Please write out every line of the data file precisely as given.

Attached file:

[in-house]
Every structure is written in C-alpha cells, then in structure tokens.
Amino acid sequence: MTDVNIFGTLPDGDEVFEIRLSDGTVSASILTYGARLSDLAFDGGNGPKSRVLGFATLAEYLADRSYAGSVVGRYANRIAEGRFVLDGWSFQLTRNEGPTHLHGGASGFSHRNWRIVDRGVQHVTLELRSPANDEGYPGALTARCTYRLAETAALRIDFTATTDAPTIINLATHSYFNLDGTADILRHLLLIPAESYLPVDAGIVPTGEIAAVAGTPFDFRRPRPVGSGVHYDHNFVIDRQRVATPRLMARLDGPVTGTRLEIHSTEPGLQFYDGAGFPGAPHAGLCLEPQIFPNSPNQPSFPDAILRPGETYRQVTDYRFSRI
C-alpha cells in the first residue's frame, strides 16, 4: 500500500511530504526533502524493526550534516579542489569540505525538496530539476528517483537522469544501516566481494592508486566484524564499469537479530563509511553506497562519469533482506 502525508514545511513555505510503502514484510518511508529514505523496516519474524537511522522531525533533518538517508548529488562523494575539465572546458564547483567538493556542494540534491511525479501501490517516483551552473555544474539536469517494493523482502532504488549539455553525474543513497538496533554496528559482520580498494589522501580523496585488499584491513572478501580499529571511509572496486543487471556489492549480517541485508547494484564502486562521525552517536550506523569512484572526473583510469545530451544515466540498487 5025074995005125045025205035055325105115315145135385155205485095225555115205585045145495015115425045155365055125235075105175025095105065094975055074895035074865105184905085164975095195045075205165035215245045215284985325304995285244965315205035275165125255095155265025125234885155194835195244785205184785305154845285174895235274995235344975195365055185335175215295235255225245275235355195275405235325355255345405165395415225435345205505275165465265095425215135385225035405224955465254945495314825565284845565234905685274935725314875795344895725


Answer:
[in-house]
Every structure is written in C-alpha cells, then in structure tokens.
Amino acid sequence: MTDVNIFGTLPDGDEVFEIRLSDGTVSASILTYGARLSDLAFDGGNGPKSRVLGFATLAEYLADRSYAGSVVGRYANRIAEGRFVLDGWSFQLTRNEGPTHLHGGASGFSHRNWRIVDRGVQHVTLELRSPANDEGYPGALTARCTYRLAETAALRIDFTATTDAPTIINLATHSYFNLDGTADILRHLLLIPAESYLPVDAGIVPTGEIAAVAGTPFDFRRPRPVGSGVHYDHNFVIDRQRVATPRLMARLDGPVTGTRLEIHSTEPGLQFYDGAGFPGAPHAGLCLEPQIFPNSPNQPSFPDAILRPGETYRQVTDYRFSRI
C-alpha cells in the first residue's frame, strides 16, 4: 500500500511530504526533502524493526550534516579542489569540505525538496530539476528517483537522469544501516566481494592508486566484524564499469537479530563509511553506497562519469533482506 502525508514545511513555505510503502514484510518511508529514505523496516519474524537511522522531525533533518538517508548529488562523494575539465572546458564547483567538493556542494540534491511525479501501490517516483551552473555544474539536469517494493523482502532504488549539455553525474543513497538496533554496528559482520580498494589522501580523496585488499584491513572478501580499529571511509572496486543487471556489492549480517541485508547494484564502486562521525552517536550506523569512484572526473583510469545530451544515466540498487 5025074995005125045025205035055325105115315145135385155205485095225555115205585045145495015115425045155365055125235075105175025095105065094975055074895035074865105184905085164975095195045075205165035215245045215284985325304995285244965315205035275165125255095155265025125234885155194835195244785205184785305154845285174895235274995235344975195365055185335175215295235255225245275235355195275405235325355255345405165395415225435345205505275165465265095425215135385225035405224955465254945495314825565284845565234905685274935725314875795344895725